Let’s step back for a second now. Taxonomy is all about the why. On the surface one might argue differently, “it’s about what goes where”, but when it comes right down to it, the real value in taxonomy comes from understanding why the what goes where.

If that sounds too theoretical, what I have just argued is one of the most common best practices in good taxonomy development, e.g. it must be driven by the needs and mental models of actual users.

So what are the implications of the petabyte era for taxonomy development?

Well in relation to the first point that I pulled from the discussion of Anderson’s article i.e. using correlation to make predictive statements is nothing new, this is also true for taxonomy development.

The technology to “auto-generate” a taxonomy from a corpus of documents has been in the market place for years now. These types of technologies use entity extraction, term frequency, and other statistical techniques to construct ready to use taxonomies… sort of. Any one who has used these types of tools knows that, while they can be a useful starting point, the pure muscle of statistical and vector analysis techniques used by these products will only, at best, reflect the bias of the data.

This brings me to the second point I mentioned i.e. bias is inescapable. Unlike hard science however, taxonomy development demands bias. As I mentioned above good taxonomy development involves more than just the content. Depending on the intended function of the taxonomy (navigation, classification, search) it will involve crafting the taxonomy structure and heuristic principals to align with user needs. These needs cannot be extracted through correlation and analytic algorithms.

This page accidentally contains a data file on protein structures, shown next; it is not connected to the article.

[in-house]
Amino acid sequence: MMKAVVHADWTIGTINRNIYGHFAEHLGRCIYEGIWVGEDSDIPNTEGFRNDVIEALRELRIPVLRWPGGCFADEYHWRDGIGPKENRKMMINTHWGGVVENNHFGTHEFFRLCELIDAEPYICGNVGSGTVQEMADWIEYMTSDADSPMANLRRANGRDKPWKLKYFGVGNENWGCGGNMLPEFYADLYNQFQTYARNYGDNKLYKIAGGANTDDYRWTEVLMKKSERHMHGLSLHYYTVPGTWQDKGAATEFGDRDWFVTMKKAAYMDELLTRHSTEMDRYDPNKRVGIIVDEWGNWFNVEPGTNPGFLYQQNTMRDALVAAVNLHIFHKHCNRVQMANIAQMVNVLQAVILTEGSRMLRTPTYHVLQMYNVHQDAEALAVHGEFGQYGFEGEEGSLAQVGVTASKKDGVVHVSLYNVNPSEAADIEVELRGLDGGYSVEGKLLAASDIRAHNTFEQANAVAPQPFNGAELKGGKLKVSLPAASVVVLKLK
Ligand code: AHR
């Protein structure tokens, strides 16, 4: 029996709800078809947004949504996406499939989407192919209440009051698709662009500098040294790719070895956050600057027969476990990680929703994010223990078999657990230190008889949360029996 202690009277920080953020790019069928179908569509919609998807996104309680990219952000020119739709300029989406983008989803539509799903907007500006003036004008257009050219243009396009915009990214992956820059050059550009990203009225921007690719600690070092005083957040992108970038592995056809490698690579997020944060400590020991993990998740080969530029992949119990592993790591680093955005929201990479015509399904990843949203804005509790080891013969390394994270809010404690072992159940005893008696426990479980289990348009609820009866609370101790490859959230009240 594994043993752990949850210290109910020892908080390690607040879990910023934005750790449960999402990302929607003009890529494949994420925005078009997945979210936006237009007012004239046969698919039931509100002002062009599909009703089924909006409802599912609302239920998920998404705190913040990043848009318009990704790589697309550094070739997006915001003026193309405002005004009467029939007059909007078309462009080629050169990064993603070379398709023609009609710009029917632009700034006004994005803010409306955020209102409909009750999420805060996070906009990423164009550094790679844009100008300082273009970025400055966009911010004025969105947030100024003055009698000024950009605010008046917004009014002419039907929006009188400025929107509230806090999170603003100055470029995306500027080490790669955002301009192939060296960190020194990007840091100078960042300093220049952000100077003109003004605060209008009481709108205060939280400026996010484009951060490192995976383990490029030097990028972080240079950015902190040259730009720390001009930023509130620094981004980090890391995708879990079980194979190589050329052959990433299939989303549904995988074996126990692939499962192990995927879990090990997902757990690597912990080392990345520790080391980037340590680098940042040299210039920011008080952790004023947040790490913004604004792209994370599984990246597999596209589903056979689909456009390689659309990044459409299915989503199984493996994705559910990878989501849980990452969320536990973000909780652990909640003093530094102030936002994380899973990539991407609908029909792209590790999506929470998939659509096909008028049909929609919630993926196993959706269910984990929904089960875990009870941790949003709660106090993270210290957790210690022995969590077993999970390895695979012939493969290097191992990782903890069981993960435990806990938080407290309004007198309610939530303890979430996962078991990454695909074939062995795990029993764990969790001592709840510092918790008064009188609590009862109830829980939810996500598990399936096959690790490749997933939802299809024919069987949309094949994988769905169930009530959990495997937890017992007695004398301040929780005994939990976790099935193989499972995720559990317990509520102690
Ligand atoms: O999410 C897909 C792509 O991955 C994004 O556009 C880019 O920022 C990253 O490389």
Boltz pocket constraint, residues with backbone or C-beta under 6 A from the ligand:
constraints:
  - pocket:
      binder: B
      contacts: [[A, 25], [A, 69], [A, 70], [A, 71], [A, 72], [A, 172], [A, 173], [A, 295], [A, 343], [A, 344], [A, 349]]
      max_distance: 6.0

Which brings us right back to the why of the matter? Taxonomy is about understanding why content is similar and dis-similar, why concepts are related, and the implications of semantics across the enterprise. Understanding why allows us to inform our information systems pro-actively, and not wait for an algorithm to tell us which content is most popular. Sure it’s nice to know what everyone else is looking at, but the value of information can not always be determined by its popularity.

2 Responses

  1. […] The Popularity Contest: Taxonomy Development in the Petabyte Era « Not Otherwise Categorized…. I really enjoyed this excellent analysis of a familiar argument (let’s just Google for information), especially the emphasis on the difficulty of answering the question “why?”. When and where are quite easy ones, but why is really tricky! I also liked the straightforward assertion that bias is not just inevitable in taxonomy, it is what makes a good taxonomy. […]

  2. […] taxonomy, ontology, and psychology. Posted on October 13, 2008 by digitalassetmanagment The Popularity Contest: Taxonomy Development in the Petabyte Era Posted on October 6, 2008 by […]